Drawing a comparison

There could be an international banking collapse Monday, I gather from this morning’s perusal of “the news.” This because the Greeks have now pushed it, not only to the limit, but somewhere beyond. We offer no investment advice, up here in the High Doganate. Nor do we prognosticate from Saturday to Monday: much might happen in between. We only note what the Greeks themselves are doing: taking every last euro on which they can get their hands, in cash out of their banks.

More interesting than any banking crash to me is the nature of their behaviour. In the technical sense, it is schizophrenic. They voted for a Left government that would put an end to “austerity,” and get their creditors — simplified to “the Germans” — off their backs. This would make everyone happier, and they could go back to living as they did before: which is to say, like Germans, but on a spree. That they didn’t believe for a moment that this was possible, is evident in the run on their banks, which began even before their last election.

People are considerably more sensible when acting directly on their own behalf, than when voting. Events in Greece exaggerate this disconnect, so well that anyone can see it. The Greeks believe in magic, at the level of the State, but closer to home they do not believe it.

This problem goes beyond “democracy,” I should perhaps mention. It arises wherever the people entrust public institutions with powers that are larger than their human agents could possibly master. They might believe in unelected dictators, for a season; or in the wisdom of legislating through courts. It is a common disorder of the irreligious mind: to put “faith” in things that are unworthy; to trust men and machines, in place of God.

North Americans are just the same. Politicians like Barack Obama flourish, because they promise magic, just like Greek politicians. Suspend disbelief, at the behest of some spellbinding, charismatic politician, and one can actually imagine that the laws of supply and demand do not apply to government measures; nor that any natural law could pertain to sovereign personal responsibility. For an electoral moment, one enters into the narrative conceit that pigs can remain airborne. The government may simply pass a law to abrogate nature. If it has failed thus far to do so, the only explanation can be ill-will. “Conservatives” are mean, and  lack compassion, and are preventing “the people” from getting what they want. They must be evil men. “Boo, boo, bad man!” as my little sister used to say (at the age of four).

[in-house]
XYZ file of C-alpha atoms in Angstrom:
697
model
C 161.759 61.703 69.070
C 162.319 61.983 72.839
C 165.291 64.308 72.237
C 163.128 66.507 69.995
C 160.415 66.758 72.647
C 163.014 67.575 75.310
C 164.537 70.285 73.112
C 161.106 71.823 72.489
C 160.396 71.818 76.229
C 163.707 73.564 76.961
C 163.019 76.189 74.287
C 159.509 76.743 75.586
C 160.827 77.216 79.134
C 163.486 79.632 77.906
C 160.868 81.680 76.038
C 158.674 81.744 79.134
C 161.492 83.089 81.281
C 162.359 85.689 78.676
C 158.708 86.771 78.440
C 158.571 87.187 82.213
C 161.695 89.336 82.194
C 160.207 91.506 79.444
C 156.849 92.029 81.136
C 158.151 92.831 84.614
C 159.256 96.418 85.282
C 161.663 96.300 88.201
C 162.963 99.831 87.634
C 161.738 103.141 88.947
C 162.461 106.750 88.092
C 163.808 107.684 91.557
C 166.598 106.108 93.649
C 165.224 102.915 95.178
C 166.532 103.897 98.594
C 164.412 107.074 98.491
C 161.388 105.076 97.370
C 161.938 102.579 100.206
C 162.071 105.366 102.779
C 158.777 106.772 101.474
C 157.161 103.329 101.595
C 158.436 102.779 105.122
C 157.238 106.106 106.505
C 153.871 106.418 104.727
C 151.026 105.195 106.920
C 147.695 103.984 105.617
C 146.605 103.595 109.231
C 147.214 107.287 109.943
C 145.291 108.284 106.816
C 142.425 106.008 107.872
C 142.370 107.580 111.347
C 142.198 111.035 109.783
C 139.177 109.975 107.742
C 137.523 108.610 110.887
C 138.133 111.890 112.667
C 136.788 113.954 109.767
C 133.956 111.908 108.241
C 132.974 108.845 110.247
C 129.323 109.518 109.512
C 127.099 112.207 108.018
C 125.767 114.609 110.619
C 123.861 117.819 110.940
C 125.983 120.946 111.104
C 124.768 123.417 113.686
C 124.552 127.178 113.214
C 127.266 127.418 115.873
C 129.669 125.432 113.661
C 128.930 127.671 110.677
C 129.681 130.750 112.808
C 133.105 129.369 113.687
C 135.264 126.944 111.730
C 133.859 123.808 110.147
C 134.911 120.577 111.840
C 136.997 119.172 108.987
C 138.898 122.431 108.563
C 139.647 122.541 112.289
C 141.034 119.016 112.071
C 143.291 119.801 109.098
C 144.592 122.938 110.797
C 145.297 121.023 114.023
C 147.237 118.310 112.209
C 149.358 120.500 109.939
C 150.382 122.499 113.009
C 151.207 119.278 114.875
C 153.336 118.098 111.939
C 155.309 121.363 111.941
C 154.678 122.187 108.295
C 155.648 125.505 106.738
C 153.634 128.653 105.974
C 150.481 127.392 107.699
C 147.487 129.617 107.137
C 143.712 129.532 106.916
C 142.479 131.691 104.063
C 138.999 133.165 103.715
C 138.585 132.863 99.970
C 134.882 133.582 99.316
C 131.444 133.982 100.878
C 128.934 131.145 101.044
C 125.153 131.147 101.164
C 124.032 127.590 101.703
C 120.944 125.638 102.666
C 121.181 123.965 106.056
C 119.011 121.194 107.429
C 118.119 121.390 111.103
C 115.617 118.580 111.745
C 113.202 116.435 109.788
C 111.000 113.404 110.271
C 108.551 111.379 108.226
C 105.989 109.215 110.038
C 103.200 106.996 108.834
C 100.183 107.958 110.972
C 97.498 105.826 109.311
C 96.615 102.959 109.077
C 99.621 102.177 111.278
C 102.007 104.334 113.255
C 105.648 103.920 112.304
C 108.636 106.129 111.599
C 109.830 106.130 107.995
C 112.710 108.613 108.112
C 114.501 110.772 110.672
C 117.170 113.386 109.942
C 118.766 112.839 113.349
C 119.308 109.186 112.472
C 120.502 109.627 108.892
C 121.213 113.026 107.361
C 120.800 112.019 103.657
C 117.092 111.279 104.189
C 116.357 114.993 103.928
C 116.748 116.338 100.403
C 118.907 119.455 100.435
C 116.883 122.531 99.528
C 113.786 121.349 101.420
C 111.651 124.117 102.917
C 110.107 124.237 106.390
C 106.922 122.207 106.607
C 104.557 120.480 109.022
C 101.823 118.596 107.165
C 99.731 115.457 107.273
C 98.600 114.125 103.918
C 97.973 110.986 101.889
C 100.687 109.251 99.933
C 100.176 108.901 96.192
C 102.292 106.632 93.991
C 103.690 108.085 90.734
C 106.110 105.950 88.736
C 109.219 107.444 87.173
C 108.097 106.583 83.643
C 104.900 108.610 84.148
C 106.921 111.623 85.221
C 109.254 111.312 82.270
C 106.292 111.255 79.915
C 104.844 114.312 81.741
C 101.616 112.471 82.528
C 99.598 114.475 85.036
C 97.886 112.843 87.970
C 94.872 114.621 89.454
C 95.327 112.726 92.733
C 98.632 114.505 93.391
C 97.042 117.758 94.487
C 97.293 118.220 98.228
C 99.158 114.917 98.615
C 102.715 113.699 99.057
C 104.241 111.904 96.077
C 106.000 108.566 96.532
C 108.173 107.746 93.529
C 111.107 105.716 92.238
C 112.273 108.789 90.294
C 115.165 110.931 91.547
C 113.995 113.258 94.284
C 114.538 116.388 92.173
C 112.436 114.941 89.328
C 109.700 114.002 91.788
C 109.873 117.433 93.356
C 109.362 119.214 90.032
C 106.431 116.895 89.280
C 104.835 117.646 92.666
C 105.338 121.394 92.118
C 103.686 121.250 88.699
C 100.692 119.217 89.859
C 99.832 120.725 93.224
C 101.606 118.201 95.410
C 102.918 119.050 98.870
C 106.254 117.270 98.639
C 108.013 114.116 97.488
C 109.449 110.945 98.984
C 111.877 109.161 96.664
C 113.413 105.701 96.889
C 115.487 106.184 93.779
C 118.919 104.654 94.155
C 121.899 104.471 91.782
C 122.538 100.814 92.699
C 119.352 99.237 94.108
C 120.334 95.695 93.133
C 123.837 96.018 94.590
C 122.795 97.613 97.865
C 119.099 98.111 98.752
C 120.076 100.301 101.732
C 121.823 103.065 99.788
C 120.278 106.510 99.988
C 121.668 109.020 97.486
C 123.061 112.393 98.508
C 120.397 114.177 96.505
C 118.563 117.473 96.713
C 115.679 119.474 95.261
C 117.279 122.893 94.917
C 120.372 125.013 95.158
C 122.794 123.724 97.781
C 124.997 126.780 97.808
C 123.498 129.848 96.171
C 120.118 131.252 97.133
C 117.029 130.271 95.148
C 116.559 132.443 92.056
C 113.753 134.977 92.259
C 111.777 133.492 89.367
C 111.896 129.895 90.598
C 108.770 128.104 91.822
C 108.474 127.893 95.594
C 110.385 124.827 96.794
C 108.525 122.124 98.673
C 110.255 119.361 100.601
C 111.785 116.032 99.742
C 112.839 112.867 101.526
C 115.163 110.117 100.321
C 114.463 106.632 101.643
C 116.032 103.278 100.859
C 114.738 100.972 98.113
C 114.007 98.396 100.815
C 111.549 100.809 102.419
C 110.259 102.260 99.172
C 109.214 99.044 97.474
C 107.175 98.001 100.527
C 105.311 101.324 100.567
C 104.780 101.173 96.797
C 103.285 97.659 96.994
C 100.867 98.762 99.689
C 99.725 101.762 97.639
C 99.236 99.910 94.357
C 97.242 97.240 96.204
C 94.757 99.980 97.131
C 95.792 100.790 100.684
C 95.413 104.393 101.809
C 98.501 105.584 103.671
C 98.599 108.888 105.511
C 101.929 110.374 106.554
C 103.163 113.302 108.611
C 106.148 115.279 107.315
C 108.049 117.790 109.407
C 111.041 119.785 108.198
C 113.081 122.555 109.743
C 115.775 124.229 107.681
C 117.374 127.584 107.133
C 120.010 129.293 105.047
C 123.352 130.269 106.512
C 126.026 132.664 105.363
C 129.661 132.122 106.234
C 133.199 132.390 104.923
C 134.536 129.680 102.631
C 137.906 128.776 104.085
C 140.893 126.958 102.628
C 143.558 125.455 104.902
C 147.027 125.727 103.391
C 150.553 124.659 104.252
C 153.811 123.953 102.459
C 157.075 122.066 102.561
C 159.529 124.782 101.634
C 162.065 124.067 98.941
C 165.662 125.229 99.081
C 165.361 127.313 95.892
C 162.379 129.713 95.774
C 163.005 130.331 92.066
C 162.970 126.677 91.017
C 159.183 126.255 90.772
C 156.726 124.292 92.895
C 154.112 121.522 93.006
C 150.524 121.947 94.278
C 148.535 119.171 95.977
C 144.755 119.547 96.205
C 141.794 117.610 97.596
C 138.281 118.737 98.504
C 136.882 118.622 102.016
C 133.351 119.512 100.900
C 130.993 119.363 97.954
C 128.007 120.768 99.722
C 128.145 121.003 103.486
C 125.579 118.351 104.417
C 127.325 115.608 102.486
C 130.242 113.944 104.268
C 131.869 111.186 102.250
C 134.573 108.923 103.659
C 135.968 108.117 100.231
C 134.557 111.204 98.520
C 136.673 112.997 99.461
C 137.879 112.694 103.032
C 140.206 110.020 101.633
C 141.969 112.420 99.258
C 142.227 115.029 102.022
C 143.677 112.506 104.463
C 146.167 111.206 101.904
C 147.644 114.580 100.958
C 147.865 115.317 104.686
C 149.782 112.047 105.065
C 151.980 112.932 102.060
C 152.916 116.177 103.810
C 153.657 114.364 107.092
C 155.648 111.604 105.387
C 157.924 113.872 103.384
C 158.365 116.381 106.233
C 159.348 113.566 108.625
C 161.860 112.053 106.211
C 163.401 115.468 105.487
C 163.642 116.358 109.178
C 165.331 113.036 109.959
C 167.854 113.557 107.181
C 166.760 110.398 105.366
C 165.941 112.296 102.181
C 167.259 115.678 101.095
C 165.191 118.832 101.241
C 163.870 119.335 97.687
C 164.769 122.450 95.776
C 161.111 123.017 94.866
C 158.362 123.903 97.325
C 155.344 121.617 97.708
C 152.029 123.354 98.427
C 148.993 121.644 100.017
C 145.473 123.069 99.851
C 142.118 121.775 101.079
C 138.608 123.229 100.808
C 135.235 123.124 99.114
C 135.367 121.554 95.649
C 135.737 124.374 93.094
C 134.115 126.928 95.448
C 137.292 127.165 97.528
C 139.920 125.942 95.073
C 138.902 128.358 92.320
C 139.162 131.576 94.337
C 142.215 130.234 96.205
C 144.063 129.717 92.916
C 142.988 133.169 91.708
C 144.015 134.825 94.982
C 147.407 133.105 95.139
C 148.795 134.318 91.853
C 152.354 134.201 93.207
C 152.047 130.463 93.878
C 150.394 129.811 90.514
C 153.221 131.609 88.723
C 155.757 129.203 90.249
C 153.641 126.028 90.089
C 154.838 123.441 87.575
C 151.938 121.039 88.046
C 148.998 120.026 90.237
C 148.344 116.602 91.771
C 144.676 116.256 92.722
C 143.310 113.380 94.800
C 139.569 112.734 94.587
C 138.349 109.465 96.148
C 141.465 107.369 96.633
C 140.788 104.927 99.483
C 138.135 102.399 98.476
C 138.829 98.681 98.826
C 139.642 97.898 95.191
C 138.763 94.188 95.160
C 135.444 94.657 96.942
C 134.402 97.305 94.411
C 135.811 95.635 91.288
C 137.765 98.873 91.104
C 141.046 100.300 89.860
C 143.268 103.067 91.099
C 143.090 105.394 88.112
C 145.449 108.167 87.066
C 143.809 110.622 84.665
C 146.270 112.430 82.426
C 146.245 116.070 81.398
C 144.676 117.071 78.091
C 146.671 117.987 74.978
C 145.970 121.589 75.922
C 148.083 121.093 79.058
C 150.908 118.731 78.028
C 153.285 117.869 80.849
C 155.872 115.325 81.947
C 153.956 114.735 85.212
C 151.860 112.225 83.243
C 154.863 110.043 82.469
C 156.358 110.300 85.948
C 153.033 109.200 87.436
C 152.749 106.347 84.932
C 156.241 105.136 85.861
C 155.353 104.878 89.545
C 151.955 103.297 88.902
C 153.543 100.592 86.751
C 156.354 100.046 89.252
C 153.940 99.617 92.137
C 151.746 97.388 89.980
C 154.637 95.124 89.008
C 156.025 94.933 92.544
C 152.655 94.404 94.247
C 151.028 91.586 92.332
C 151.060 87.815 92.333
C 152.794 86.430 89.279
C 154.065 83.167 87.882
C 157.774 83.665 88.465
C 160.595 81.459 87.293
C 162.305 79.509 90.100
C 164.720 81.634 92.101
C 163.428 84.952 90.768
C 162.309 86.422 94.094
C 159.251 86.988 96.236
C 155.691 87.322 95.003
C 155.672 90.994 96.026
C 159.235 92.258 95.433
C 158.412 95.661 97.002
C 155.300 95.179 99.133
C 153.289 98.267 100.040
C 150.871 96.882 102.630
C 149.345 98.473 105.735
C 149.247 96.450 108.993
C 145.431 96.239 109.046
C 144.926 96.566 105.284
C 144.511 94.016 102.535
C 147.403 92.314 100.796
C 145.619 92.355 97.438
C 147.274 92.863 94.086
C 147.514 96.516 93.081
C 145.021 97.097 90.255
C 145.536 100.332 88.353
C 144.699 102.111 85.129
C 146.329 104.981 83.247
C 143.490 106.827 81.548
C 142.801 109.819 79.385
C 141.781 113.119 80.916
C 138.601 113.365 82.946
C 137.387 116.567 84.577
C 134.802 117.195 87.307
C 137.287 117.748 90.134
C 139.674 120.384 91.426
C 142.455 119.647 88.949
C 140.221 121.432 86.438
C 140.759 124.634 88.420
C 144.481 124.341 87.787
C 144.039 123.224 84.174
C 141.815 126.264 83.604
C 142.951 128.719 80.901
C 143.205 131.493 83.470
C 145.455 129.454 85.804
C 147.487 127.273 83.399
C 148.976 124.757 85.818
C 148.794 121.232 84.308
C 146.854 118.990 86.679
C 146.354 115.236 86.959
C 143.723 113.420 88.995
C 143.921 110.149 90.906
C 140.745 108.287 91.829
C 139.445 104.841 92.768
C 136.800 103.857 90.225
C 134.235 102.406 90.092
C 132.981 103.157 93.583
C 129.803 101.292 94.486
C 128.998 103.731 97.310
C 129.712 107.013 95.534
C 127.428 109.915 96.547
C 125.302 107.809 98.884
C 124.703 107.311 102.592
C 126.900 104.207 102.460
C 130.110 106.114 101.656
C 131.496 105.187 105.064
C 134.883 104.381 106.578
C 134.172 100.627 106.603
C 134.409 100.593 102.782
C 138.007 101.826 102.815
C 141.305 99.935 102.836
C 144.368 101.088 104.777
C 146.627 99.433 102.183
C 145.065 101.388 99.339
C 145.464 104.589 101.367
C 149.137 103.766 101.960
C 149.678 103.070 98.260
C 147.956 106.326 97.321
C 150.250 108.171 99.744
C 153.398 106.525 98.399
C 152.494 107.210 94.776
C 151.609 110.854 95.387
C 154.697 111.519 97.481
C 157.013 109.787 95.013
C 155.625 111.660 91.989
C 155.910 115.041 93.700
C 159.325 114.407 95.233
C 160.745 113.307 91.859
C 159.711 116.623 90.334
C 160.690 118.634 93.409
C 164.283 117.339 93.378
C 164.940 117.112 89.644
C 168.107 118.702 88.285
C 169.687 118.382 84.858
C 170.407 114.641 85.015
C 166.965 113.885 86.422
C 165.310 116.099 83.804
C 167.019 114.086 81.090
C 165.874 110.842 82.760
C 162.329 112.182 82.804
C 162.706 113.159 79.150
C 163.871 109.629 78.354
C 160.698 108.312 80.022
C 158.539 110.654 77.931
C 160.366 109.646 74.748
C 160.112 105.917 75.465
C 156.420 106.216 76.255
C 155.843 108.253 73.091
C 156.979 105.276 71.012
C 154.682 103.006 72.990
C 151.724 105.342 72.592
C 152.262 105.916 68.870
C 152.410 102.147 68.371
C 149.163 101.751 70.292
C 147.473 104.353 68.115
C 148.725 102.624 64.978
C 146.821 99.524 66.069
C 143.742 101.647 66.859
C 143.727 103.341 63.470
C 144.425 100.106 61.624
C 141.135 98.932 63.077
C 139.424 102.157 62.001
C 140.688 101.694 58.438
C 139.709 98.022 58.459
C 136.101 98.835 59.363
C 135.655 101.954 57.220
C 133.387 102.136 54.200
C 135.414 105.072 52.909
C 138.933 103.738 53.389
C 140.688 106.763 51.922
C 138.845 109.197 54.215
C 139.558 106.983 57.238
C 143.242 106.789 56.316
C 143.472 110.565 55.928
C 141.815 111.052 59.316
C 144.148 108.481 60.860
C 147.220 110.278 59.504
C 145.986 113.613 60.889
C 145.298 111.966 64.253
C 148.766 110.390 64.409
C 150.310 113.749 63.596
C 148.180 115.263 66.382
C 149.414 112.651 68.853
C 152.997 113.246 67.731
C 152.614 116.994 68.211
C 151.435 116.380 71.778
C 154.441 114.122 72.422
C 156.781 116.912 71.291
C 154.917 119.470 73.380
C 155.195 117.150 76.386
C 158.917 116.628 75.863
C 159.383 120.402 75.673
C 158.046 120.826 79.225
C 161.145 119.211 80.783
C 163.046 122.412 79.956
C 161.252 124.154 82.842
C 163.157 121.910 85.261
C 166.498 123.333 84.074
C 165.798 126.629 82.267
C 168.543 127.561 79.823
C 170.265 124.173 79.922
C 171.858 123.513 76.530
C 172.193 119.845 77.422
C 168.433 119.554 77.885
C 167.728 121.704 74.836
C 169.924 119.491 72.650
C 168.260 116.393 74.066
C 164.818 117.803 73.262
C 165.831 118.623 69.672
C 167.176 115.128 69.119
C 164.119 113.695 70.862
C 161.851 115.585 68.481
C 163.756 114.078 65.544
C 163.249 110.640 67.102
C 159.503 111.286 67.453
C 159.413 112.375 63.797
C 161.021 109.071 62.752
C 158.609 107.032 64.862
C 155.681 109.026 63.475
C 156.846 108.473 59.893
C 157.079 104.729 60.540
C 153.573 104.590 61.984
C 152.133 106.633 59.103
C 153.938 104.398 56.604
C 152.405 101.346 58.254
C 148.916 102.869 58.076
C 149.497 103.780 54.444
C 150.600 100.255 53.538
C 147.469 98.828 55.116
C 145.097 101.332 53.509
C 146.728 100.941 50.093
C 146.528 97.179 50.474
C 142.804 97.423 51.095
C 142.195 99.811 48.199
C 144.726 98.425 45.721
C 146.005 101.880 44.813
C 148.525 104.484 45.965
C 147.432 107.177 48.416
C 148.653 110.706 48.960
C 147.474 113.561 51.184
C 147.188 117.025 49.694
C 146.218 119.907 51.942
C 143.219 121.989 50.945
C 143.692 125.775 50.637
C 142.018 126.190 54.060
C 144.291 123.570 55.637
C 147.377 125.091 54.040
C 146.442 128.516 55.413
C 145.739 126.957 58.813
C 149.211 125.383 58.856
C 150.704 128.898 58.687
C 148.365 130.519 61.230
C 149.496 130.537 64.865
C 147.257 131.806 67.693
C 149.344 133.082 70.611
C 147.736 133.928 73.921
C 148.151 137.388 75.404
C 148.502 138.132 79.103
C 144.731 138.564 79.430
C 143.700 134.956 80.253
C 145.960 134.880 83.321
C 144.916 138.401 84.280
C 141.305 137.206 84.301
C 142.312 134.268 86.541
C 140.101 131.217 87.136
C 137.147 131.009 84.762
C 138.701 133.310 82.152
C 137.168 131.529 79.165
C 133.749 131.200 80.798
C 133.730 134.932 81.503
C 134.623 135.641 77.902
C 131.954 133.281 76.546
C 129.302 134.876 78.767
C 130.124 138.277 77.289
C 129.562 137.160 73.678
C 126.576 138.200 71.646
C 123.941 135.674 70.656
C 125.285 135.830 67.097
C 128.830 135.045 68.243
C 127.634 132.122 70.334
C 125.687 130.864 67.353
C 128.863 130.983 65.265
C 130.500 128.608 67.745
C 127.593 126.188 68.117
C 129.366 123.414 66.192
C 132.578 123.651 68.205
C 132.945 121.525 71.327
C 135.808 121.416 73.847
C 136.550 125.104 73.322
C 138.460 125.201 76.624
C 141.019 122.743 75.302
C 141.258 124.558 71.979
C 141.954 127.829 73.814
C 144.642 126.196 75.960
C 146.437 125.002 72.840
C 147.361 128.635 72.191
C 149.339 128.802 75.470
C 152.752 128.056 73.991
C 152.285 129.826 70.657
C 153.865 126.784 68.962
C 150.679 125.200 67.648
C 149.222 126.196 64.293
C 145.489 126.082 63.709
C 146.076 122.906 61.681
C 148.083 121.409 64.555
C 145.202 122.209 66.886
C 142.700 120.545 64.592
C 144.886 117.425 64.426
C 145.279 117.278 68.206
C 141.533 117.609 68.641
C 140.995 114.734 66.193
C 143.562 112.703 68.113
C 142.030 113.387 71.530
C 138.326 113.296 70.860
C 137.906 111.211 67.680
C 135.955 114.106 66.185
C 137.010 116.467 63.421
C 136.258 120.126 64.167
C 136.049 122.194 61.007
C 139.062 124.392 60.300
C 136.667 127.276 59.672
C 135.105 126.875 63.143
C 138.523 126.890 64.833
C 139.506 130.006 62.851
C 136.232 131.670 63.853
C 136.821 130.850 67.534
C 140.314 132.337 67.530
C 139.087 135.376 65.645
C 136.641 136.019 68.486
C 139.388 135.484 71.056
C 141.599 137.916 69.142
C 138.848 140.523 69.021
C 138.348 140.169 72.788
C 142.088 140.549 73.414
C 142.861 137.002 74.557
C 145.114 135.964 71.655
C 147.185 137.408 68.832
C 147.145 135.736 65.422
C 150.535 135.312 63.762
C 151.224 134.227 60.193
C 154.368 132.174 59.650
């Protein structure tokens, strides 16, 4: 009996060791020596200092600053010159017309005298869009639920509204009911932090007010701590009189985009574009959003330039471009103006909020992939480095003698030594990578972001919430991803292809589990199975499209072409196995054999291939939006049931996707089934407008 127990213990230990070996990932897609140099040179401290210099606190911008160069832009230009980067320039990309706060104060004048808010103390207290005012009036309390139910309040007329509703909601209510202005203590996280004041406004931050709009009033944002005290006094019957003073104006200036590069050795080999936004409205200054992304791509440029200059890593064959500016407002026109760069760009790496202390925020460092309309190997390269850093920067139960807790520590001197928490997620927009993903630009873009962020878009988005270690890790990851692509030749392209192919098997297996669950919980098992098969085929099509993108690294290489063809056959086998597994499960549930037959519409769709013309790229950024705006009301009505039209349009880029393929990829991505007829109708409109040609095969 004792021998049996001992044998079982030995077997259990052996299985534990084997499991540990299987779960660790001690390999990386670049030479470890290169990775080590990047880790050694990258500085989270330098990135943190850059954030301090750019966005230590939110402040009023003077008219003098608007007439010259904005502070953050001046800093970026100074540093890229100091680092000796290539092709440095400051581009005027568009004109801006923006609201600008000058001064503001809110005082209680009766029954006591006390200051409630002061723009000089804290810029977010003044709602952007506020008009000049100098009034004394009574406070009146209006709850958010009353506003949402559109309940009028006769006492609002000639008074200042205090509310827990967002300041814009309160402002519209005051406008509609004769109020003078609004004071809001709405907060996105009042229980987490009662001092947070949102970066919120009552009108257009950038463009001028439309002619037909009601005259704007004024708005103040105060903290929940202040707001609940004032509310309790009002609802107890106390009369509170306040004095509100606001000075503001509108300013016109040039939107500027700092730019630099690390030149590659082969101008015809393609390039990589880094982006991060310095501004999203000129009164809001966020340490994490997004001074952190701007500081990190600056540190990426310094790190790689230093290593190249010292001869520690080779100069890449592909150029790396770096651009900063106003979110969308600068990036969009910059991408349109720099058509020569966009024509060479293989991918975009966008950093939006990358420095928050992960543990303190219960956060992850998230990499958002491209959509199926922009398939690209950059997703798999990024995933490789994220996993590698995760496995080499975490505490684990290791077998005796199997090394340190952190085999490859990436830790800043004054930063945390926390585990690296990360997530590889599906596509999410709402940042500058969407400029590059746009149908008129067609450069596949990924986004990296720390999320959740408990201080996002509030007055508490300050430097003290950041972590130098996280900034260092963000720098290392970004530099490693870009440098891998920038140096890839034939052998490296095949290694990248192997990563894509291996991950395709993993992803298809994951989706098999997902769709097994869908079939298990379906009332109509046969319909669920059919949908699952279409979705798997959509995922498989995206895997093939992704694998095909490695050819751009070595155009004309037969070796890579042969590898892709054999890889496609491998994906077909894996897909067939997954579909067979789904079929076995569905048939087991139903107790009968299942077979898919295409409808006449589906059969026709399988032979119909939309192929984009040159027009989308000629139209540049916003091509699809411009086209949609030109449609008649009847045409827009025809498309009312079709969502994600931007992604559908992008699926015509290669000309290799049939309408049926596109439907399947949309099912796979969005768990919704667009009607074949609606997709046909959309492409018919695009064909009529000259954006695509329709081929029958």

But the people themselves do, actually, understand gravity when it applies to them, and only in the most clinical cases will they climb on the roof to see if they can fly.


Now, there was other news this morning, including an item that inspires not a retraction, from me, but an important qualification.

Gentle reader may have perused recent Idleposts, in which I appear to question the pope’s secular opinions on subjects such as “climate change.” I did not dwell on the admirably Benedictine (sextusdecimus) connexions he is drawing to large moral facts: for instance, that people who wish to save endangered animals might start with human beings in the womb. Or that, those who worship some “ecological” order might acknowledge that the “traditional” human family exhibits all the requirements for one.

There is more, equally astute, in the encyclical of Pope Francis, and good Catholics have pointed to several edifying passages, while trying to defend it from the opprobrium cast by other good Catholics, who think it wanders recklessly off divine message, into areas of unnecessary secular controversy. (I use the term “good Catholics” loosely.)